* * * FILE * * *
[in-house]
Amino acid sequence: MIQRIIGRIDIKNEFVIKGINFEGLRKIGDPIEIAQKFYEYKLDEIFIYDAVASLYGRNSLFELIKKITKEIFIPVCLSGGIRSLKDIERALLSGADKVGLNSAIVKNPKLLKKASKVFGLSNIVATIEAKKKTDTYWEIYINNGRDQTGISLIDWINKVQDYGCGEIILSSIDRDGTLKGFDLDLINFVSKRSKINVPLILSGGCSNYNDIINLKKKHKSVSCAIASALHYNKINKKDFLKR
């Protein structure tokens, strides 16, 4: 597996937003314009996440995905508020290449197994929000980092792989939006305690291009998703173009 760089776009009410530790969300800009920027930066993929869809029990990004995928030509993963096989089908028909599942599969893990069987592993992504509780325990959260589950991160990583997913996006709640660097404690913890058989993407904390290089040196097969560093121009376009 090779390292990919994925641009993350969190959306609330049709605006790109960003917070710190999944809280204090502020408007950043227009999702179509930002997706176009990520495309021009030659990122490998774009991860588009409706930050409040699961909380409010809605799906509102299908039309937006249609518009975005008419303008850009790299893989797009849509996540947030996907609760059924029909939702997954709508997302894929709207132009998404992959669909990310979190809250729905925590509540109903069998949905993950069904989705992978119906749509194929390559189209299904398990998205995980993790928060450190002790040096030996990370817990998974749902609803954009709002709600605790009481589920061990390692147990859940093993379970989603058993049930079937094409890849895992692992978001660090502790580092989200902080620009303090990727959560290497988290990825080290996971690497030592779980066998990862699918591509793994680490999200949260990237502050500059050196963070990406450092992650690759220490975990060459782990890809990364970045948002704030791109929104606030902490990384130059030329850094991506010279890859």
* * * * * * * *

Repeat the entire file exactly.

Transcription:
[in-house]
Amino acid sequence: MIQRIIGRIDIKNEFVIKGINFEGLRKIGDPIEIAQKFYEYKLDEIFIYDAVASLYGRNSLFELIKKITKEIFIPVCLSGGIRSLKDIERALLSGADKVGLNSAIVKNPKLLKKASKVFGLSNIVATIEAKKKTDTYWEIYINNGRDQTGISLIDWINKVQDYGCGEIILSSIDRDGTLKGFDLDLINFVSKRSKINVPLILSGGCSNYNDIINLKKKHKSVSCAIASALHYNKINKKDFLKR
């Protein structure tokens, strides 16, 4: 597996937003314009996440995905508020290449197994929000980092792989939006305690291009998703173009 760089776009009410530790969300800009920027930066993929869809029990990004995928030509993963096989089908028909599942599969893990069987592993992504509780325990959260589950991160990583997913996006709640660097404690913890058989993407904390290089040196097969560093121009376009 090779390292990919994925641009993350969190959306609330049709605006790109960003917070710190999944809280204090502020408007950043227009999702179509930002997706176009990520495309021009030659990122490998774009991860588009409706930050409040699961909380409010809605799906509102299908039309937006249609518009975005008419303008850009790299893989797009849509996540947030996907609760059924029909939702997954709508997302894929709207132009998404992959669909990310979190809250729905925590509540109903069998949905993950069904989705992978119906749509194929390559189209299904398990998205995980993790928060450190002790040096030996990370817990998974749902609803954009709002709600605790009481589920061990390692147990859940093993379970989603058993049930079937094409890849895992692992978001660090502790580092989200902080620009303090990727959560290497988290990825080290996971690497030592779980066998990862699918591509793994680490999200949260990237502050500059050196963070990406450092992650690759220490975990060459782990890809990364970045948002704030791109929104606030902490990384130059030329850094991506010279890859």